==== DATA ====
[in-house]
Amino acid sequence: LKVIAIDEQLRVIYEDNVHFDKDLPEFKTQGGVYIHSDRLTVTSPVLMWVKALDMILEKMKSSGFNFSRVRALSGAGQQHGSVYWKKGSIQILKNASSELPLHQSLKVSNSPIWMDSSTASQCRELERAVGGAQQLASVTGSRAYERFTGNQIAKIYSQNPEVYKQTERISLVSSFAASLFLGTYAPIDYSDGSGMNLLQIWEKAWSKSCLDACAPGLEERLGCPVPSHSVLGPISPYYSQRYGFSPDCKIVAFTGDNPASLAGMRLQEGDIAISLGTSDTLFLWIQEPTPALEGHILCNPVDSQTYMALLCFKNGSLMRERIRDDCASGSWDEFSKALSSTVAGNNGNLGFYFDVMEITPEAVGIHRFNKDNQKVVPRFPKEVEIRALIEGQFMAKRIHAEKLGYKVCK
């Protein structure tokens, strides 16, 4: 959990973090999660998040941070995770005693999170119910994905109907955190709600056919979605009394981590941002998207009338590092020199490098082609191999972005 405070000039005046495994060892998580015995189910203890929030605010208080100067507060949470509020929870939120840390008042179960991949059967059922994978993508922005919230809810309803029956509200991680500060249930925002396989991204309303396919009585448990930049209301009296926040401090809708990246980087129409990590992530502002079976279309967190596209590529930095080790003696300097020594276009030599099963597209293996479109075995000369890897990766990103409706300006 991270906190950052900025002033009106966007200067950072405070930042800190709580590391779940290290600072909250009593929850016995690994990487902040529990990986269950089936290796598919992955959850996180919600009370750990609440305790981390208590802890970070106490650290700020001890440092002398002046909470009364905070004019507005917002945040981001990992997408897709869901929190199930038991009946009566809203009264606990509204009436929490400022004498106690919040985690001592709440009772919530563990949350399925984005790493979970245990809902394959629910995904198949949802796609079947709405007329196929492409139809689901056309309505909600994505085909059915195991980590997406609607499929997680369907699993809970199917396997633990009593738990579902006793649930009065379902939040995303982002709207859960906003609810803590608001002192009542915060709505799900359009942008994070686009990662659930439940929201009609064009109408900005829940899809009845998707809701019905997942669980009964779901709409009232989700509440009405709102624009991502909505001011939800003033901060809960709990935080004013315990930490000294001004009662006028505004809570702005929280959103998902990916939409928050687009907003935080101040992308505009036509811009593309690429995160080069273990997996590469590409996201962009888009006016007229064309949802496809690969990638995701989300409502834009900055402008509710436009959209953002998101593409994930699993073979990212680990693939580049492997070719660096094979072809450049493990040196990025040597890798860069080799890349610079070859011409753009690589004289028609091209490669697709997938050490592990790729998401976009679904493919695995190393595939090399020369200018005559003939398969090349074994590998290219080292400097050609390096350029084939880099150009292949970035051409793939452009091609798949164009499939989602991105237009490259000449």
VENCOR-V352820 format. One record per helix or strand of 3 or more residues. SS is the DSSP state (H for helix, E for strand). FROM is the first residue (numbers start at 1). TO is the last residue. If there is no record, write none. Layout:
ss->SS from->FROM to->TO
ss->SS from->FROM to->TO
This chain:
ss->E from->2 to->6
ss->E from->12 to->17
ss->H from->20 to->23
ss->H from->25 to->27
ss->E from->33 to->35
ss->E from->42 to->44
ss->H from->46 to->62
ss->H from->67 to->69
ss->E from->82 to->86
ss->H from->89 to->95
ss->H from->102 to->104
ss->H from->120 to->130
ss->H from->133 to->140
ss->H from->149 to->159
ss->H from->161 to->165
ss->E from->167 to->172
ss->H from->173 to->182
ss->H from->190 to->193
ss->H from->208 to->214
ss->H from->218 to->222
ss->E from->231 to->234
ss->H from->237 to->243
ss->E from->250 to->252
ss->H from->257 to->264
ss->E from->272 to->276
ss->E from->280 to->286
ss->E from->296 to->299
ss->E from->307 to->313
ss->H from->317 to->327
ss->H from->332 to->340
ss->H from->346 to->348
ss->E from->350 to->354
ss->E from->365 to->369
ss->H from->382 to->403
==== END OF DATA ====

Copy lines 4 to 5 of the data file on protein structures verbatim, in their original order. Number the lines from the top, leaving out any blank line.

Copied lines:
VENCOR-V352820 format. One record per helix or strand of 3 or more residues. SS is the DSSP state (H for helix, E for strand). FROM is the first residue (numbers start at 1). TO is the last residue. If there is no record, write none. Layout:
ss->SS from->FROM to->TO